Your Georgetown Hoyas try to bounce back from their worst loss of the season Saturday when they face the hated Villanova Wildcats. It is yet to be determined whether the Hoyas will be able to focus amid THE GLOBAL PHENOMENON's CASUAL EXTRAVAGANZA III and, of lesser note, the Verizon Center's Gray Out. More certain is that the Hoyas need this win before regular-season closers against Notre Dame and Marquette. Fortunately, Villanova has been very accommodating this year, including losing six of its past seven. But anything can happen once CBS dusts off the reels from the 1985 championship game. Let's get you ready for Saturday's showdown.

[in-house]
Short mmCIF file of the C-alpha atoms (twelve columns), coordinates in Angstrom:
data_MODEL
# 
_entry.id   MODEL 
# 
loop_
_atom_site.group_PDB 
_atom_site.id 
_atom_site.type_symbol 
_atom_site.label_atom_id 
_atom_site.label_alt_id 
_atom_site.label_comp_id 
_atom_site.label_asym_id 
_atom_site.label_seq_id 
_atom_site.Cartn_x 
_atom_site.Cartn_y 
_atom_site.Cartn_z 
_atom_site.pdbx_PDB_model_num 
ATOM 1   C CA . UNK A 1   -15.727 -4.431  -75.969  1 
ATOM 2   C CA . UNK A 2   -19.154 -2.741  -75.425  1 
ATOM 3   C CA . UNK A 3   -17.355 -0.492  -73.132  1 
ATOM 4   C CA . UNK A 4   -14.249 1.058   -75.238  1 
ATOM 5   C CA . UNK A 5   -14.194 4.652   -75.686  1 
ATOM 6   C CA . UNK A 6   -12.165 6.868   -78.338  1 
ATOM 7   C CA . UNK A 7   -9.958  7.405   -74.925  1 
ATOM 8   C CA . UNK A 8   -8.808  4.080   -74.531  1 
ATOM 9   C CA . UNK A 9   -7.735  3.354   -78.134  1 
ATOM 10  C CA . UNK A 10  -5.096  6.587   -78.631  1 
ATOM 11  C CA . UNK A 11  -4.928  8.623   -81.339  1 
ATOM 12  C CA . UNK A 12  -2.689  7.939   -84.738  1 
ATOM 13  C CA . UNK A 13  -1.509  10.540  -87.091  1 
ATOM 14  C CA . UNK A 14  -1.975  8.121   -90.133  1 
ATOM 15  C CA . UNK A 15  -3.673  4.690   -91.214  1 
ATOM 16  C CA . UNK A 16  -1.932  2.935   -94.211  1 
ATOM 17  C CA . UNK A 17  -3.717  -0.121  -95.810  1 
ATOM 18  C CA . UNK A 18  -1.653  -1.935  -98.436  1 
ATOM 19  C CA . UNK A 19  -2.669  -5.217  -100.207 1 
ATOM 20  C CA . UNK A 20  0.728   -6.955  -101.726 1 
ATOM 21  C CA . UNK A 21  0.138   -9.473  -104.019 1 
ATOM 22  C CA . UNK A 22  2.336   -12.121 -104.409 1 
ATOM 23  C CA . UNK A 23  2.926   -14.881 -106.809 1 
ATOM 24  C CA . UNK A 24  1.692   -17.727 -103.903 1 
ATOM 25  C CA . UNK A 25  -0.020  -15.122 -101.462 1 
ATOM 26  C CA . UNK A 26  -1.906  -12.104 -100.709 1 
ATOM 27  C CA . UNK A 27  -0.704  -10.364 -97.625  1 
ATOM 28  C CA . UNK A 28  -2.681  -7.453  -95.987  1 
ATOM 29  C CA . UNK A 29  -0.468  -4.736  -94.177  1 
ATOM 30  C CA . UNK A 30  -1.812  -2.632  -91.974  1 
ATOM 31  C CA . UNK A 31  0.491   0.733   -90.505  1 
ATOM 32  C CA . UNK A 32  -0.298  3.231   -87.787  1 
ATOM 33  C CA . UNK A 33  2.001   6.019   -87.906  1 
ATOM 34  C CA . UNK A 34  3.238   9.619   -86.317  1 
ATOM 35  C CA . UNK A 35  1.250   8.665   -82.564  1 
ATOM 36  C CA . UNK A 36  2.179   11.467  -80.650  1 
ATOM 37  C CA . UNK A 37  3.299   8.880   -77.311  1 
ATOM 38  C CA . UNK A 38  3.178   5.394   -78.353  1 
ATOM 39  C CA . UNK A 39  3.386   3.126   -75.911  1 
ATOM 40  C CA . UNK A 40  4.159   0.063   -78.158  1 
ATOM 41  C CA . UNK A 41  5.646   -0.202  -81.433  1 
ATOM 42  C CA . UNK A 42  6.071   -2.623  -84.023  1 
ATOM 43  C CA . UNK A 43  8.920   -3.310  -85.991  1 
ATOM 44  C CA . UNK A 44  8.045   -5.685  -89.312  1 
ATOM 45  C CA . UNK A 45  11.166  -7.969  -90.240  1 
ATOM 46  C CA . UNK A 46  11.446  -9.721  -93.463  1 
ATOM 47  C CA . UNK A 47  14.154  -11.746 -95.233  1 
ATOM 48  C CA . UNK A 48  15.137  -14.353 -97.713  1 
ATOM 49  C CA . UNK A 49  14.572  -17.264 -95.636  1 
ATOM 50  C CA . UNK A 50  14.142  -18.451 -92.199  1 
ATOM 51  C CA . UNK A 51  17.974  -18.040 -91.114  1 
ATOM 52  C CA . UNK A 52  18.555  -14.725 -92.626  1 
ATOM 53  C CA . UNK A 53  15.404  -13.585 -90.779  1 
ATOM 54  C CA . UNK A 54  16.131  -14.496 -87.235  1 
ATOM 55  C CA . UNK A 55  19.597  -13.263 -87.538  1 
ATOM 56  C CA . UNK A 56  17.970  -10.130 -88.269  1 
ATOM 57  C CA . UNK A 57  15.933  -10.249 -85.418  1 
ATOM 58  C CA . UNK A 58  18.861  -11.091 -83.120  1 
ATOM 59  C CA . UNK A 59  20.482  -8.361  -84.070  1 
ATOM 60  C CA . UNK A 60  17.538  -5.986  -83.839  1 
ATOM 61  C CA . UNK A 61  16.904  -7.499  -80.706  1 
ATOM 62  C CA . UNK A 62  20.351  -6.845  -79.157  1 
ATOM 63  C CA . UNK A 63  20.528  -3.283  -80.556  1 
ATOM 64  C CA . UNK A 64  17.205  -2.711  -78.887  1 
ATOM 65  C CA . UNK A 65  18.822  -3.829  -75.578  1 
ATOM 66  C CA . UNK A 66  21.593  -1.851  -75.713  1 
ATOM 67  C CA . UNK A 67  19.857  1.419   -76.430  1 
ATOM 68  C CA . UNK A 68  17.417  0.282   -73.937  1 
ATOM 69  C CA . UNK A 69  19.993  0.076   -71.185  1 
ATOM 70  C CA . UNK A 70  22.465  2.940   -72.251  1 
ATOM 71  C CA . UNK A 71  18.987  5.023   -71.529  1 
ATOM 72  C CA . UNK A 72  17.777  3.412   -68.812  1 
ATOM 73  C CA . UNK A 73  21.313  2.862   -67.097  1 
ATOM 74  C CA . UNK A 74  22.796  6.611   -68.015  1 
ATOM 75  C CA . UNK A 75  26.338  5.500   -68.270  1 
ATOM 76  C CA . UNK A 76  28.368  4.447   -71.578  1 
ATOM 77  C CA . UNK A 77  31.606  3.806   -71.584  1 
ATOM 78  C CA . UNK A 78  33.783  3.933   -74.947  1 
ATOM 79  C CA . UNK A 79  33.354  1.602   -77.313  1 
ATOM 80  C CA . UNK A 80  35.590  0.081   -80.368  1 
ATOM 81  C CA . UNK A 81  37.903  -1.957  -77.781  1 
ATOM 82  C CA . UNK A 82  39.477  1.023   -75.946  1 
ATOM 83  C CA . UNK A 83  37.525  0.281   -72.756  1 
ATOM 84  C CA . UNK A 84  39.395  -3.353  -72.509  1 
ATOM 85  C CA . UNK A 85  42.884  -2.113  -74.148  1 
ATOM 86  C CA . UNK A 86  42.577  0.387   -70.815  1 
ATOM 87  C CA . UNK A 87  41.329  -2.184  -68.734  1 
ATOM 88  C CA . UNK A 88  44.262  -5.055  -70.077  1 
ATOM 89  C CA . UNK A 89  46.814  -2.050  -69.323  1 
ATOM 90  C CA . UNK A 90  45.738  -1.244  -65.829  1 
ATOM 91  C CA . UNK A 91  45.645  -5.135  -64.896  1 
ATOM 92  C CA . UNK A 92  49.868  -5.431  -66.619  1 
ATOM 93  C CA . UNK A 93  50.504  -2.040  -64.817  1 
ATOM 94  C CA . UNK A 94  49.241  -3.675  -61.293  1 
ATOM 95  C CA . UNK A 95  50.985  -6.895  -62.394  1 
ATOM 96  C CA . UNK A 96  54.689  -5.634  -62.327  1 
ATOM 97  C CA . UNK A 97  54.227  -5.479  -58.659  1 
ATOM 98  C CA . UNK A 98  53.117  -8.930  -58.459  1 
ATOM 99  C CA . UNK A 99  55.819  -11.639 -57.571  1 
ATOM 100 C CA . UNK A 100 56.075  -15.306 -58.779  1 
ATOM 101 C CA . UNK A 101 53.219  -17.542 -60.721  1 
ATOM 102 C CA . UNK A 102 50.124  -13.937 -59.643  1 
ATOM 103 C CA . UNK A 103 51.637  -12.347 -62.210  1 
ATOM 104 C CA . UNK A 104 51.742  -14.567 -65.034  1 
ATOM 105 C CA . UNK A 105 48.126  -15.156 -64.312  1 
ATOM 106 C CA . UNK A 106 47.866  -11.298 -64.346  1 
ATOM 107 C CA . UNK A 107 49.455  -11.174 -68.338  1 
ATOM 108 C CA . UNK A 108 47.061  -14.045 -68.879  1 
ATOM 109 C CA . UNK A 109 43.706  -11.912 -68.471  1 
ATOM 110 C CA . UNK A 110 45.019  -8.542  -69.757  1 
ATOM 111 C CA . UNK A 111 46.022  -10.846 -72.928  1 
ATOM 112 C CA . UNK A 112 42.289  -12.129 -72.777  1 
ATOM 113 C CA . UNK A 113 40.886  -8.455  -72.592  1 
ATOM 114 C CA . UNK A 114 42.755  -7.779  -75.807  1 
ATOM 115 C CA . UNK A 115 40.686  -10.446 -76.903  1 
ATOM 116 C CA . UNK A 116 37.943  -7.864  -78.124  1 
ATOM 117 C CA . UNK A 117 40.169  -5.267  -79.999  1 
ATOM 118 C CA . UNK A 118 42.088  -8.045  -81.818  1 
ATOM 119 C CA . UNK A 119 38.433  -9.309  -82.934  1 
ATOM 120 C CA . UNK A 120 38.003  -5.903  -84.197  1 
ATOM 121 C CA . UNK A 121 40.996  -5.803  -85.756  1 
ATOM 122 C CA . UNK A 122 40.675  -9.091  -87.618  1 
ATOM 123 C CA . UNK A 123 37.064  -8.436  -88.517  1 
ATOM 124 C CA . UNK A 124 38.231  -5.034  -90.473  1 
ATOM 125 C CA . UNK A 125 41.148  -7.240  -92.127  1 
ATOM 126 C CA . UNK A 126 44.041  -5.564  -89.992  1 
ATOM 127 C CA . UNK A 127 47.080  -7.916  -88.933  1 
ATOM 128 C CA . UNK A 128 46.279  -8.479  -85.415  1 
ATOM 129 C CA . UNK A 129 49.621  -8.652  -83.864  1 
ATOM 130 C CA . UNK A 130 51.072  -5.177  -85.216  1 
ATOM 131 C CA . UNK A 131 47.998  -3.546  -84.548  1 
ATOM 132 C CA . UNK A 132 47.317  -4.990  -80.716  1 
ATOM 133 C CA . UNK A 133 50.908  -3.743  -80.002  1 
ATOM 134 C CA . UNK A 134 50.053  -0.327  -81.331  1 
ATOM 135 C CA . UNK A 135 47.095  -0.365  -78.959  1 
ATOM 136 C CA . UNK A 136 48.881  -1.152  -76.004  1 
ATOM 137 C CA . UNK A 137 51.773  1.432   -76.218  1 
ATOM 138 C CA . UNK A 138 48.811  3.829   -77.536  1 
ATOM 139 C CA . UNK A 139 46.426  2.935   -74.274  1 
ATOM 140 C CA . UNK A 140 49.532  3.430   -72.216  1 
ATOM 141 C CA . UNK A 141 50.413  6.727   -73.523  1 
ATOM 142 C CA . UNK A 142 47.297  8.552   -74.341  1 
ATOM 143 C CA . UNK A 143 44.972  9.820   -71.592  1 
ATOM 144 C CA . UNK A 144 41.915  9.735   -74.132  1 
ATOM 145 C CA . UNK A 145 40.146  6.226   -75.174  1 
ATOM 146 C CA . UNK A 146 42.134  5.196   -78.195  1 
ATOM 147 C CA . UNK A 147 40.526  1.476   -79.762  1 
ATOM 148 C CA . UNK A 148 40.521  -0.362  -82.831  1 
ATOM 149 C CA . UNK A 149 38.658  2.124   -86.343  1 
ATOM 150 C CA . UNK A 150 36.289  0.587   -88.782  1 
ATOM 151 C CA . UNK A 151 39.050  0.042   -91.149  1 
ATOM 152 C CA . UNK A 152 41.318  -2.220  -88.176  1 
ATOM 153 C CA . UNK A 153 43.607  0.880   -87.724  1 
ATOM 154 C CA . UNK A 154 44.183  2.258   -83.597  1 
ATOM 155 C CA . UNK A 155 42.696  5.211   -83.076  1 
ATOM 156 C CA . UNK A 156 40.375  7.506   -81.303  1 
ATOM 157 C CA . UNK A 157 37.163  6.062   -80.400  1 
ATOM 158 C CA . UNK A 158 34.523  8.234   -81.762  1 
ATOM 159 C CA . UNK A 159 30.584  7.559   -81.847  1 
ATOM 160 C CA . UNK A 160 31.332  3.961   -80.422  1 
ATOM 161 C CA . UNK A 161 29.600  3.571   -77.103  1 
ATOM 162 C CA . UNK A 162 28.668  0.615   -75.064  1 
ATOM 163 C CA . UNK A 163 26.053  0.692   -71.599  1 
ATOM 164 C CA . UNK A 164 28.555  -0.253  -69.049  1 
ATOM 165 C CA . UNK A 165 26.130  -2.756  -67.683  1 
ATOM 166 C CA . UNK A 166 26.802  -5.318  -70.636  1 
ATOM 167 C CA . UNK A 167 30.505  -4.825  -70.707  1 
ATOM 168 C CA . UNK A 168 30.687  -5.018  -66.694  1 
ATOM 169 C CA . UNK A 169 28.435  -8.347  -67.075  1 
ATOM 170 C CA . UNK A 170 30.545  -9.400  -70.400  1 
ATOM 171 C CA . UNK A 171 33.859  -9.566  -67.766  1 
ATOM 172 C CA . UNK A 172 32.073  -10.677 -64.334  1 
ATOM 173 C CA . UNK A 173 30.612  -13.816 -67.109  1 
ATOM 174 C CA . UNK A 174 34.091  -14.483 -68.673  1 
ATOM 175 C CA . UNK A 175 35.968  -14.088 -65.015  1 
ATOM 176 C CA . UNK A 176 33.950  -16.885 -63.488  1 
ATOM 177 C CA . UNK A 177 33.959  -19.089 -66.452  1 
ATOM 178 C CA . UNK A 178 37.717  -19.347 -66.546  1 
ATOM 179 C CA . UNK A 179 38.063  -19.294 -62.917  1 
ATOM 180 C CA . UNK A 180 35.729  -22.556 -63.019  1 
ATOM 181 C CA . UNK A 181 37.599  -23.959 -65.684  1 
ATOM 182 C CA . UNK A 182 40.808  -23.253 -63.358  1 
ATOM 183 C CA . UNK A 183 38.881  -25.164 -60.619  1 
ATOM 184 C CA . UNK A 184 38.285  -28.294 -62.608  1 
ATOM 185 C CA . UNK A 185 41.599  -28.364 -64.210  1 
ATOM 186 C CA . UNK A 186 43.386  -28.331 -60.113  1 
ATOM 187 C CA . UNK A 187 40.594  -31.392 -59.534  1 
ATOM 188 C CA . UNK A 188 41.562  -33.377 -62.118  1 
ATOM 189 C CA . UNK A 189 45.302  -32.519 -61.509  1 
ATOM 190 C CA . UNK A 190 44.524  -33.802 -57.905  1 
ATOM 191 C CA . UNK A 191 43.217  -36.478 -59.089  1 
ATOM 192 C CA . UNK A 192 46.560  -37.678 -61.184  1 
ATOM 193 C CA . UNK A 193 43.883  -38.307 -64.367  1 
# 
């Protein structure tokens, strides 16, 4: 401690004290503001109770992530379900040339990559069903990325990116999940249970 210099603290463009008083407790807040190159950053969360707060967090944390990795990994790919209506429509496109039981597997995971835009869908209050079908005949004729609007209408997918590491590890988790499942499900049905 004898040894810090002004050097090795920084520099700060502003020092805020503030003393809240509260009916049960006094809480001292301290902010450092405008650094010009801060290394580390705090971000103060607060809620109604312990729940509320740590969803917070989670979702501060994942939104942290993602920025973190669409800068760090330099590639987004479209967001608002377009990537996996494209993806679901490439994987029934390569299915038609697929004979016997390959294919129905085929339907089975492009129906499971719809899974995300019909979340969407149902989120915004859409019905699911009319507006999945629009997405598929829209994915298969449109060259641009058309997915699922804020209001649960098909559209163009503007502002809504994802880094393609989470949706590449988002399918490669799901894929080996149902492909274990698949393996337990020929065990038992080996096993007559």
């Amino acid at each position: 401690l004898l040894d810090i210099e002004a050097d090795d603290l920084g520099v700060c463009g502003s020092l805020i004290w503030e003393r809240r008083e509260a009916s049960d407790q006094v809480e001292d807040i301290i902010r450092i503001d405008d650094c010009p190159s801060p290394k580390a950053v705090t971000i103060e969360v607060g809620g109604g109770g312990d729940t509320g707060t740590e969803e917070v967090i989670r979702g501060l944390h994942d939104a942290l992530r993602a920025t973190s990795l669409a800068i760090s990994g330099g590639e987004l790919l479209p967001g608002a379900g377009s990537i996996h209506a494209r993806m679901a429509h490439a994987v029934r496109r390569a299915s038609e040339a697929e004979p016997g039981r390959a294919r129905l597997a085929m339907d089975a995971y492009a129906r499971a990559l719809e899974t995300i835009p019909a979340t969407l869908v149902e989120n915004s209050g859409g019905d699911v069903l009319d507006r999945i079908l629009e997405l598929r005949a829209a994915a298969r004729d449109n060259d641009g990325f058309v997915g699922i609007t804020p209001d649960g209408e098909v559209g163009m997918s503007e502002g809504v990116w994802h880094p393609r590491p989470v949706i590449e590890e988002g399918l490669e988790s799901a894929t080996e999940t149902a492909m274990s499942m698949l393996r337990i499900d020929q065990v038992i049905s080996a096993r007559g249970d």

It's Been So Long Since Last We Met. The Wildcats have struggled all year long to replace the production of last year's seniors. Aside from a suddenly impressive victory over Seton Hall, Villanova's best win is over...LaSalle, in overtime? The losses have been plentiful, with a trio of three-game losing streaks dragging the Wildcats down to a 4-11 conference mark. The latest slide has been particularly excruciating for the 'Nova faithful, as promising 20 and 18 point leads over Notre Dame and Connecticut, respectively, evaporated en route to overtime losses. It all adds up to the worst season in coach Jay Wright's handsome tenure.